Initial CFI write-up


Well-Known Member
As promised, here is my initial CFI checkride write-up.

The oral: Started with checking my paperwork and discussing the qualifications and endorsements required for the initial practical test. This was very casual and I wasn't under the impression that the test had even begun. I had everything laid out (heavily tabbed) and had a 5 inch binder chalk full of notes, lesson plans, handouts and a legal pad to write notes on.

I really believe if it's evident that you are well prepared, confident (not cocky!) and are there to learn, it puts the Inspector at ease. I got the impression that the Inspector switched from "I need to see if this guy is ready to be a CFI" to "Okay, he's worked hard, now I just need to verify it."

He discussed special emphasis areas and explained that this was a test of my instructional ability and not how much I know. "I want to know if you can teach me at different student levels, I know you know how to fly and have studied the material." We went over his plan of action and what was required to be asked and that he would ask me additional questions on tasks throughout the different areas of operations.

We started with questions about the fundamentals of instruction, including Instructor characteristics and responsibilities, human behavior and planning instructional activity. His questions were much more scenario based than wrote. He asked me what I would do if a student had been to every CFI on the field and just wasn't progressing. At the end, it came down to telling the student that maybe the flying thing just isn't going to work out.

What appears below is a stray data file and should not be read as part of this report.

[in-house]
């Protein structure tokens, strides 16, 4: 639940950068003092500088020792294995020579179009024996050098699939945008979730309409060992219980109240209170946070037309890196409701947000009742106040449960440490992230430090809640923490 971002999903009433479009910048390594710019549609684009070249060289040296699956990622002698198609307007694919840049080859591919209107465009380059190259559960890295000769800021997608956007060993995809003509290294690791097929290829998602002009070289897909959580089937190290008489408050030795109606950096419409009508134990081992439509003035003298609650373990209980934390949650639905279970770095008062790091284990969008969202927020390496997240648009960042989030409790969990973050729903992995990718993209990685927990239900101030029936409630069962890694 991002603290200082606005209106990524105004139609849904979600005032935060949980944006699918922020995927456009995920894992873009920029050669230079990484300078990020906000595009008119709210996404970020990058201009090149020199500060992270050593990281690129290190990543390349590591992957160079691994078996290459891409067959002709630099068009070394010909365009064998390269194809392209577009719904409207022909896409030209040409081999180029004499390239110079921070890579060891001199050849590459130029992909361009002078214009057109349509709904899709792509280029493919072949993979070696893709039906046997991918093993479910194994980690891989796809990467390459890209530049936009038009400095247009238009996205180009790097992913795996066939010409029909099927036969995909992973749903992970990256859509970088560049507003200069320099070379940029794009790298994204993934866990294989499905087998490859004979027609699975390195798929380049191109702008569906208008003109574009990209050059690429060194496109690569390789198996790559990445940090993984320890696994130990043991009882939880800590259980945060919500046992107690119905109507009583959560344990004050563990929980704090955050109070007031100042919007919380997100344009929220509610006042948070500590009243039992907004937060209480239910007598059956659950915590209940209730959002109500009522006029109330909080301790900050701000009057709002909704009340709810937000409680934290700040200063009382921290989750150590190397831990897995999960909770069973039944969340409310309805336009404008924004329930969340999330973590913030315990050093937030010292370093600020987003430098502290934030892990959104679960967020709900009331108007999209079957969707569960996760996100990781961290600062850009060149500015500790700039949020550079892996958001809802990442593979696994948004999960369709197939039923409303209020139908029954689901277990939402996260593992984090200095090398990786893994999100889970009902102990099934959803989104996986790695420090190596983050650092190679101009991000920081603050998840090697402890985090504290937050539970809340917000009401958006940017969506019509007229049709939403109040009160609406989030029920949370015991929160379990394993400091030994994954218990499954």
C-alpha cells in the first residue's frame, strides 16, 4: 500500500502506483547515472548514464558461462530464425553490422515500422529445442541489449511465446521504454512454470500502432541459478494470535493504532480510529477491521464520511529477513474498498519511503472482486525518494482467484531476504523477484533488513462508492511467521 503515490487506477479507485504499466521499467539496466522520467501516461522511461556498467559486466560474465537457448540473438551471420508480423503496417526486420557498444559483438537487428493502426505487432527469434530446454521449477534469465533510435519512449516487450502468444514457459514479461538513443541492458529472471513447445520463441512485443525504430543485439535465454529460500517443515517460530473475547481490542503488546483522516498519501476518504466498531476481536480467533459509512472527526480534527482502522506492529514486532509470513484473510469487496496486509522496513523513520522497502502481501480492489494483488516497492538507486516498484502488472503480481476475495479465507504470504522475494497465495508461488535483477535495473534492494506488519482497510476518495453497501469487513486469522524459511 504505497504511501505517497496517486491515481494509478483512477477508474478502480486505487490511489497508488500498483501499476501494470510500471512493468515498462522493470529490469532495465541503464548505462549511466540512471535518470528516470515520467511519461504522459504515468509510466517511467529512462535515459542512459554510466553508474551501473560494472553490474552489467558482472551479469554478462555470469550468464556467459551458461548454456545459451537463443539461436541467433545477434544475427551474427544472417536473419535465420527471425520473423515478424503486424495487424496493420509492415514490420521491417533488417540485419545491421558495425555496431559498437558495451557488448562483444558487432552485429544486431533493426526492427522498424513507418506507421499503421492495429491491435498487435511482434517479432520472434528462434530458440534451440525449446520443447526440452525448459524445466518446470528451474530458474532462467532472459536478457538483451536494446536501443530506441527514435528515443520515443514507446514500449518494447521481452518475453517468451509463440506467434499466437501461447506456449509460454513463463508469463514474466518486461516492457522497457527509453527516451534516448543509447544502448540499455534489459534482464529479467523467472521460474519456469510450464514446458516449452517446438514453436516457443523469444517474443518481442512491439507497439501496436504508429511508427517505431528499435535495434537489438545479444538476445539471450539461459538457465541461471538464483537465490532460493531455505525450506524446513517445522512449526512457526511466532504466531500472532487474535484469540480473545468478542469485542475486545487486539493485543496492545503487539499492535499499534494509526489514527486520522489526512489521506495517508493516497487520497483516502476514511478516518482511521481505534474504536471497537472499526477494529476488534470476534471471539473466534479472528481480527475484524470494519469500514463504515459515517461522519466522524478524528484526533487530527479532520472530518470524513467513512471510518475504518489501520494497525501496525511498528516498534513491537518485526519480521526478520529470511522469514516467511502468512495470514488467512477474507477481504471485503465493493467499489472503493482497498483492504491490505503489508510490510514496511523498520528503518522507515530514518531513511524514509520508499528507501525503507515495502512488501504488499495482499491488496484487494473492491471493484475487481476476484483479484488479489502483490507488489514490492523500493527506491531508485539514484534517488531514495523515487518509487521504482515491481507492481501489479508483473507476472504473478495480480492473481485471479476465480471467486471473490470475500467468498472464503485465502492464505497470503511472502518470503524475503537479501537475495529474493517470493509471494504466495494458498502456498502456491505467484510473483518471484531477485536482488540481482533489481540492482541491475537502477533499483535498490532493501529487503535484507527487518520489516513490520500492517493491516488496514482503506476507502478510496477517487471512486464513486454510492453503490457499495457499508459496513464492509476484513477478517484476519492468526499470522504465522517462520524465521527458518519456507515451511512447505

We than moved into the technical subjects including: medicals, SODA's, flight controls, navigation and flight planning, federal aviation regulations, airspace and endorsements. Much of these questions were again scenario based with several having direct answers.

Basically, the questions weren't overly complicated, but I got the impression that if I didn't spit the answer out quick and precise, that he would start digging deeper. MAKE SURE you ask the Inspector to clarify confusing questions (to a reasonable extent!) This will keep your answers simple and tell you the truth, give you a couple seconds to think without digging yourself in a hole.

He hit systems pretty hard. However, most if not all the answers to the questions could be found in the airplane information manual, which is pretty basic as it is. Along with systems, he had me calculate weight and balance and performance numbers. This was than discussed while looking at limitations and the negative effects associated with being over weight and outside CG limits.

We discussed inoperative equipment. Not so much as what is required and when, but more dealing with 91.213, deferring equipment, MEL's and Master MEL's. Make sure you know that MEL's list equipment that CAN be inop, not what is required! He seemed to like that I had a copy of the decision sequence table from AC 91-67 that walks you through the process.

We talked about spins and spin recovery in detail. He also wanted to see that spins are not something you just go up and do with everyone for fun. Basically they should only be done for certificate purposes and or specific required courses. Why put yourself in a position where the margin of safety is reduced if not absolutely necessary.

We ended with a lesson plan on cross country planning. I feel I lucked out here because it was a review for a student pilot that wanted to make sure he was ready for his checkride. So instead of a full blown lecture, I just needed to go over common errors and procedures for cross country planning and answer questions. MAKE SURE you know how to use a mechanical E6B!!! The Inspector specifically said I had to use a mechanical E6B for the lesson.